RICHMOND, Va. -- The doctor in charge of Virginia's vaccine rollout plan said mass vaccination centers are in the works as Gov. Ralph Northam revealed Thursday that nearly half of all Virginians will soon be eligible to receive the COVID-19 vaccine.
The governor said he is following federal guidance and moving a portion of the population up from Phase 1c to 1b.
"They told us states should immediately expand vaccinations to 65 and up and those under 64 who have a comorbid condition," Northam said.
Additionally, the governor said that all health districts should be at the stage by the end of the month.
Currently, only 11 health districts are in Phase 1b as of this week, while Central Virginia begins Monday.
And as more people become eligible, Virginia officials want to be able to vaccinate more people per day.
The seven-day average for doses administered in the Commonwealth currently is close to 12,000, according to the health department.
Richmond and Henrico County's Health Director Dr. Danny Avula, who was tasked with running Virginia's vaccine rollout, said part of that will be expanding who can administer the vaccine.
"This week, and in future weeks, you'll see more and more vaccine coming to private providers and to pharmacies," Avula said.
Mass vaccination centers
However, Avula said mass vaccination centers around the state will be needed in order to get to the governor's goal of 50,000 vaccinations per day.
"We're right now mapping out places across the Commonwealth that are already doing this. Fairfax was able to get 4,000 individuals vaccinated in a day at their government center and they're doing about 1,000 doses a day at some of their different sites," Avula said. "Virginia Beach Convention Center did almost 1,000 doses a day in one day this past week. We did 800 here at Arthur Ashe. And so we are quickly getting to scale, but we need to get to the staffing model that allows that consistent delivery of doses day in day out and gets us to our 50,000 doses a day."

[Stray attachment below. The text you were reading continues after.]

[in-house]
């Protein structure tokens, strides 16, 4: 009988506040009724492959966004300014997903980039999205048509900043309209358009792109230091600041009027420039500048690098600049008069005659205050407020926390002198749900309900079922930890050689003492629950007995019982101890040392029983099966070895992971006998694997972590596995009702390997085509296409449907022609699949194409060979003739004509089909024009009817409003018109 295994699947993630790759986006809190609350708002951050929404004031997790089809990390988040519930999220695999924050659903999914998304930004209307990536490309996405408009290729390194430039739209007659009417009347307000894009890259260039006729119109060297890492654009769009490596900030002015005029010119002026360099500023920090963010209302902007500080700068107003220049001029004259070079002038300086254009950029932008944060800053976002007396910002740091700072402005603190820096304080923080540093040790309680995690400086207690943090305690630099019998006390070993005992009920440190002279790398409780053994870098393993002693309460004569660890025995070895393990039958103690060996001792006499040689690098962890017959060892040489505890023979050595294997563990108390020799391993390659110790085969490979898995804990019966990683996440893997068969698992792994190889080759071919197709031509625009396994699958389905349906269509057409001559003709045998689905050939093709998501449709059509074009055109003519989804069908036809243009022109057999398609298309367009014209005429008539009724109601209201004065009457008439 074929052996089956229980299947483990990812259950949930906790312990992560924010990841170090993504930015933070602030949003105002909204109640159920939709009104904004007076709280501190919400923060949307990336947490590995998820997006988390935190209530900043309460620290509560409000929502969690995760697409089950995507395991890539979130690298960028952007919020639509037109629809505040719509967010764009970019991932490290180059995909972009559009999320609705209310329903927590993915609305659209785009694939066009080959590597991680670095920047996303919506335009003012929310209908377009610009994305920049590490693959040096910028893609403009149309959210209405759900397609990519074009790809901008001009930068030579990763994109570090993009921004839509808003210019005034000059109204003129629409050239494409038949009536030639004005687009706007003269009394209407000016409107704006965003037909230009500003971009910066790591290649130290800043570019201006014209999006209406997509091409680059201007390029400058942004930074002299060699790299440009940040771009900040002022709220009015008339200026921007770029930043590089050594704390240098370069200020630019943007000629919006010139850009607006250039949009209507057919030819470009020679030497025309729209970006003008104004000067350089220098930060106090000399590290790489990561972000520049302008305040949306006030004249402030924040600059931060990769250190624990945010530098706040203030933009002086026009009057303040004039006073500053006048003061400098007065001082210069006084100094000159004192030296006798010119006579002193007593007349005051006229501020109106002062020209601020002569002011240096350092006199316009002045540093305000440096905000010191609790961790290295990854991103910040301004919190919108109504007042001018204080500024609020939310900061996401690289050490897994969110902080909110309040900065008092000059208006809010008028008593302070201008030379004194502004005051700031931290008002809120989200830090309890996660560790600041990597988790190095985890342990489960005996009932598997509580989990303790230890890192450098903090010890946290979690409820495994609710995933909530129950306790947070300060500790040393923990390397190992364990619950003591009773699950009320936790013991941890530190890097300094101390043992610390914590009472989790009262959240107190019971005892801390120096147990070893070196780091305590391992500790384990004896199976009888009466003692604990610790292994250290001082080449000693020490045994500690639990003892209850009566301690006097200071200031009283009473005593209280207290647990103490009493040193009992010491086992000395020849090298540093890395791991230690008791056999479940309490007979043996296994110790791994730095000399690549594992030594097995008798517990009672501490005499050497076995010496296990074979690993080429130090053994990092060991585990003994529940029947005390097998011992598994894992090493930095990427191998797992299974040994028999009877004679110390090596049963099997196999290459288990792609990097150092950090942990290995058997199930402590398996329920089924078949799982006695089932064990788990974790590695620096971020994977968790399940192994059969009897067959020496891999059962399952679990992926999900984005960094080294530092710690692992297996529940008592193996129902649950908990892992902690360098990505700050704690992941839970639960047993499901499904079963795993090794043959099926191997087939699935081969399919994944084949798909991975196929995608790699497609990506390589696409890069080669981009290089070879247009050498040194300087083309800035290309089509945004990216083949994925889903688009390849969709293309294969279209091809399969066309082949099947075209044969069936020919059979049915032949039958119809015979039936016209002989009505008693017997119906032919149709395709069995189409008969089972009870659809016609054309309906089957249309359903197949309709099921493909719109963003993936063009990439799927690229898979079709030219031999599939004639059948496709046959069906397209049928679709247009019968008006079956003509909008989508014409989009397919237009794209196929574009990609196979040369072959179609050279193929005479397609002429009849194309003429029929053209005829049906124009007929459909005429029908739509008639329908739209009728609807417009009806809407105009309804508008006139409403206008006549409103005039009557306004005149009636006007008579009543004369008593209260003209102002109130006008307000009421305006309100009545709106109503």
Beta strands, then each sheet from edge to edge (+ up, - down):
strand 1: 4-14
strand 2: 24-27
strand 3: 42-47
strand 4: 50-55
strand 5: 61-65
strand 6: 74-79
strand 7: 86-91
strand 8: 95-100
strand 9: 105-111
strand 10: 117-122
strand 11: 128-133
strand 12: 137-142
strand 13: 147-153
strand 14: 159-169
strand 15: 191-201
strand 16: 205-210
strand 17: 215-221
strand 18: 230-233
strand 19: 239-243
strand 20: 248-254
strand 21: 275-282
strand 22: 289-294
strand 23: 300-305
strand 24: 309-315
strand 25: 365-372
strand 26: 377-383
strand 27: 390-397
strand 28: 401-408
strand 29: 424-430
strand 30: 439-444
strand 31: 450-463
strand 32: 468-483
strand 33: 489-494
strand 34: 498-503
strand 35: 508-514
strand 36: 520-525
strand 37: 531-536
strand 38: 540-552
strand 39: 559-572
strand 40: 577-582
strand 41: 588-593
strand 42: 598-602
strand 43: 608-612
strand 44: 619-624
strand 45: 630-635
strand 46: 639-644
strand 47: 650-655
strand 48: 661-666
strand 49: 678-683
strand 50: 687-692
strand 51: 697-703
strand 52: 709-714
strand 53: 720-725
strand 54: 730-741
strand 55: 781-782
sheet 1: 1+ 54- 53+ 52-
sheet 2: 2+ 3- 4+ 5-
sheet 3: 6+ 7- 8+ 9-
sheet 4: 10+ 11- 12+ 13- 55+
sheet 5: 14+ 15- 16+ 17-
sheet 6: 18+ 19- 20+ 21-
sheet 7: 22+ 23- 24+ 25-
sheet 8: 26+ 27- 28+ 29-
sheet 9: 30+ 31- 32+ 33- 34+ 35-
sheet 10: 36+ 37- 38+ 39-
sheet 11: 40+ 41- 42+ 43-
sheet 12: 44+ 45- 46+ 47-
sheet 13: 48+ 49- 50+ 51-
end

As a result, the doctor said the centers, which would be open six to seven day a week, will be initially partnered with health departments, health systems and the Virginia Medical Reserve Corps.
"But eventually our goal is to get this staffed by the National Guard and by contracted vaccinators who will be able to provide this service in large scale," Avula said.
Avula said those centers would eventually be run by contractors or the National Guard.
The doctor said additional details about mass vaccination could come as soon as next week.
Northam said the goal is that at the end of each week all of Virginia's shipment of the vaccine will have been used.
"We're modifying our plan as we move forward to be able to accept the doses that are sent to us and to be able to put those, give them to individuals across Virginia as expeditiously and safely as we can," Northam said.
But as the vaccine rollout continues, the cases of COVID continue to remain high compared with a few months ago and Northam was asked about imposing further restrictions.
Northam said he has already put some stringent measures in place, but added that all options are on the table and will be used if needed.